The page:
With the Emmys just around the corner, Jane Lynch is finally able to sleep, and we've made up our minds on who deserves the highest honors in television. Over the next few days, we'll be bringing you our picks and predictions for the actresses and actors up for Emmys, as well as the Big Ones for drama and comedy. We begin with the main 24 actresses nominated, the full list of which you can find here.
Emmy judging works this way: The actors submit one episode from the entire season that they think best represents their work, and Emmy judges use it to determine how they vote. Though surely other factors -- like their performances all season long, whether it's "their turn" -- come into play. As for the judges here at HuffPost Culture, we've viewed all the sample episodes, and based off those, have come to some conclusions. Read on, and let us know in the comments if you agree.
Outstanding Supporting Actress, Comedy
Should Win: Julie Bowen, "Modern Family"
Will Win: Jane Lynch,"Glee"
Jane Lynch won last year, and creature of habit the Emmy beast is, we're guessing she'll take it again. Even as "Glee" became the headquarters for Public Service Announcements, Lynch managed to keep Sue Sylvester more or less in biting form. The episode she's nominated for, "Funeral," is the murkiest example of this. (Sue's sister dies, Sue gives a speech, Sue is kinder, gentler, etc. etc.) But there's enough patina to the Sylvester brand at this point to guarantee everyone Emmy-related has seen all sides of what Lynch can do...after all, she's hosting the damn thing. That said, I like Julie Bowen as The One Who Should Win. "Modern Family"s sophomore season upped the ante on Bowen's physical comedy chops, and she proved herself more adept than any of her competitors. The potential upsets to this delicate equation are also the crowd-pleasers: Sophia Vergara and Betty White, who've put in strong, consistently goofy turns as the foreigner we love to giggle at and the granny we love to giggle at, in MF and the surprisingly-funny "Hot In Cleveland."
- Mallika Rao
Outstanding Supporting Actress, Drama
Should Win: Christina Hendricks, "Mad Men"
Will Win: Christina Hendricks, "Mad Men"
Last year's winner, Archie Panjabi, is still reason enough to watch "The Good Wife," but this time around we're calling it for "Mad Men"s Christina Hendricks. The submitted episode, "The Summer Men," pits Hendrick's Joan against a new male temp who undermines her looks and any corresponding power. "She's like my mother," he says, and indeed the skill of Hendricks' performance is how she seems to age in counterpoint to his contempt, until she's practically petrified rock. "I'm a meaningless secretary and you're just another humorless bitch," she tells Peggy, after Peggy fires the temp in a flush of hopefulness. (Hope: dashed). There may be contenders --- Panjabi or "Justified"s Margo Martindale to name two -- but as we know, Hollywood loves a transformation.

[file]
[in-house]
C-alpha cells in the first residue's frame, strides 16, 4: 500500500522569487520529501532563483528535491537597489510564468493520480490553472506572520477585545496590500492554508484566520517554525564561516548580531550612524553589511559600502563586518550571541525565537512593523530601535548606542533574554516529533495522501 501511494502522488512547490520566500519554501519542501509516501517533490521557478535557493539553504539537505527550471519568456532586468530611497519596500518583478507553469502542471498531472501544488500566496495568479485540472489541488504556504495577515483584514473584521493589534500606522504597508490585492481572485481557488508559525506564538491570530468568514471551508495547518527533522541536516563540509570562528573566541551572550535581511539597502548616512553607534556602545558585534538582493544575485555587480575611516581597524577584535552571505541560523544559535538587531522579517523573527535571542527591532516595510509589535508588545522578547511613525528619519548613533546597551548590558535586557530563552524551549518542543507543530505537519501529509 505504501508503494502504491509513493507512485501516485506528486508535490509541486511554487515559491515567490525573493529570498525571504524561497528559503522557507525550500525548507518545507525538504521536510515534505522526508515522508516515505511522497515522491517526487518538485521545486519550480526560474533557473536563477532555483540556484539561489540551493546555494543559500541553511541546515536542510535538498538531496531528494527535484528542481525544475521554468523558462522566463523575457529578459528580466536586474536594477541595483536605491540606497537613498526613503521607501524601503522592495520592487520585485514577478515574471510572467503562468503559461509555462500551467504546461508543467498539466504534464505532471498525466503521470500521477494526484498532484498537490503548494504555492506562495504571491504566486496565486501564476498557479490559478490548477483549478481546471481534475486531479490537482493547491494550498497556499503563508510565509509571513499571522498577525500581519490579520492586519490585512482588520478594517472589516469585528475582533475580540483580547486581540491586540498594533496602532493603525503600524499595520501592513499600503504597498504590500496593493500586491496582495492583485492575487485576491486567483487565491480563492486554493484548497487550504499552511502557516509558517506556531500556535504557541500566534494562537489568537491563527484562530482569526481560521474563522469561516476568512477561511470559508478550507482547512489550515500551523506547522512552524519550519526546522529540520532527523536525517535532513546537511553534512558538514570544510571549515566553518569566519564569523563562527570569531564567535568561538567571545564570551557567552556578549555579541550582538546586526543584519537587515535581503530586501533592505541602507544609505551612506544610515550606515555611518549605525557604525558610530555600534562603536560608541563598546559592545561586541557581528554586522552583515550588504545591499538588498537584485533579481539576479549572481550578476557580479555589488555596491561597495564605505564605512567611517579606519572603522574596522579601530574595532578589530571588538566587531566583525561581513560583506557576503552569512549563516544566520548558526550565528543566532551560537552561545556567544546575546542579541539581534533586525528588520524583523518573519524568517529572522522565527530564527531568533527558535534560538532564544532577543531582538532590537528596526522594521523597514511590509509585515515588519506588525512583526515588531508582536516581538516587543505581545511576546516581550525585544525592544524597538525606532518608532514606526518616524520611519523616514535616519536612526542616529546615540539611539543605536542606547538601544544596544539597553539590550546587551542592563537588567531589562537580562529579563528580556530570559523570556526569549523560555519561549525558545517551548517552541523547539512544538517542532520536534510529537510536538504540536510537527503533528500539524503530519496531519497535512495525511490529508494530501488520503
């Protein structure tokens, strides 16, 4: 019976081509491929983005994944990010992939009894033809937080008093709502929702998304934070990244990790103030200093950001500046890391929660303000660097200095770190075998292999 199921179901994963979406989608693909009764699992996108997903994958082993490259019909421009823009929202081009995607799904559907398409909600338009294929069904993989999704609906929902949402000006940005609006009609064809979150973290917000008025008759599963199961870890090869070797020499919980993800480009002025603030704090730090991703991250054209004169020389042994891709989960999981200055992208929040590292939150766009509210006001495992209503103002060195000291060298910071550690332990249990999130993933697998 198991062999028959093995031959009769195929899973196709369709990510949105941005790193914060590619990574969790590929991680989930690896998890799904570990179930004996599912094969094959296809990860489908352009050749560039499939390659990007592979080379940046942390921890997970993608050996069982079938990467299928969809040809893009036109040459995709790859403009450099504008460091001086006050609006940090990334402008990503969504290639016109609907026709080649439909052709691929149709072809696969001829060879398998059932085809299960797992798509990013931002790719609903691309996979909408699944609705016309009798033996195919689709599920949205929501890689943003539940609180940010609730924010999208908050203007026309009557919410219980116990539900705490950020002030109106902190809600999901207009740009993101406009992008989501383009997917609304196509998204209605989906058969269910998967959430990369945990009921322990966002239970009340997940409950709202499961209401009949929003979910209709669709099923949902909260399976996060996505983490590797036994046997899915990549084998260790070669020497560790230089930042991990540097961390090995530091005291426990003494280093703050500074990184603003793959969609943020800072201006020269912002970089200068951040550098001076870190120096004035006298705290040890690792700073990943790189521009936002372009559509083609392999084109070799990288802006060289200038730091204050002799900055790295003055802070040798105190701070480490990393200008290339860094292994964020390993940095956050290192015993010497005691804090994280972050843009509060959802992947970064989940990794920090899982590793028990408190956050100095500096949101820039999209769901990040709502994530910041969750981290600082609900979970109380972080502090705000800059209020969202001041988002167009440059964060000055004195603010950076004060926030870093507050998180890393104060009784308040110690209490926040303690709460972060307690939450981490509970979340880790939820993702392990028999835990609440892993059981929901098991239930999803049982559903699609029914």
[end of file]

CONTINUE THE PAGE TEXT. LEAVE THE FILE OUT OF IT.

- Mallika Rao
Outstanding Actress, Comedy
Should Win: Amy Poehler, "Parks and Recreation"
Will Win: Laura Linney, "The Big C"
Poehler has taken a character that in anyone else's hands could be quite the turn off to modern audiences (I mean: a straight edge, domineering woman in power in a small town parks department?) and made her not only absurdly likable, but one of the funniest leading ladies on television. She's leading a strong ensemble, no doubt, but Poehler has anchored a show that seems to get better with every episode. The only reason for The Big C's continued existence seems to be Laura Linney, who could probably make a show about two people in an empty room drinking water entertaining (note to studios: that's my trademarked idea, so back off.) Nobody's the biggest fan of the series itself, but nobody can deny Linney's star power and obvious chops. She's an awards season favorite in movieland, too, so that will undoubtedly help her odds.
- Lucas Kavner
Outstanding Actress, Drama
Should Win: Elisabeth Moss, "Mad Men"
Will Win: Elisabeth Moss, "Mad Men"
This should be Elisabeth Moss's year. Though she was nominated in the Best Supporting Actress category last year, the move to Best Actress in 2011 seems natural given her considerable presence on this season of "Mad Men." Voters love the moody, aesthetically stunning, classed-up melodrama, but no actor on the show has won an Emmy yet (Jon Hamm's been nominated every year). This year, both he and Moss submitted episode "The Suitcase" to the awards. That's no surprise -- "The Suitcase," aside from being one of the highlights of "Mad Men"'s fourth season, is made up almost completely of scenes between the two actors. Trapped together in the office together, over the course of the evening Peggy and Don journey through emotional highs and lows that end up feeling more like watching a particularly intense play than just another episode on a TV show. And Moss's Peggy has had one of the most tumultuous character arcs of any character on the show, transforming from timid secretary to self-assured ad exec. Despite challengers including Julianna Marguiles for Emmy favorite "The Good Wife," and Mariska Hargitay, a winner five years ago for "Law and Order: SVU," my pick to win is still Moss.
- Amy Lee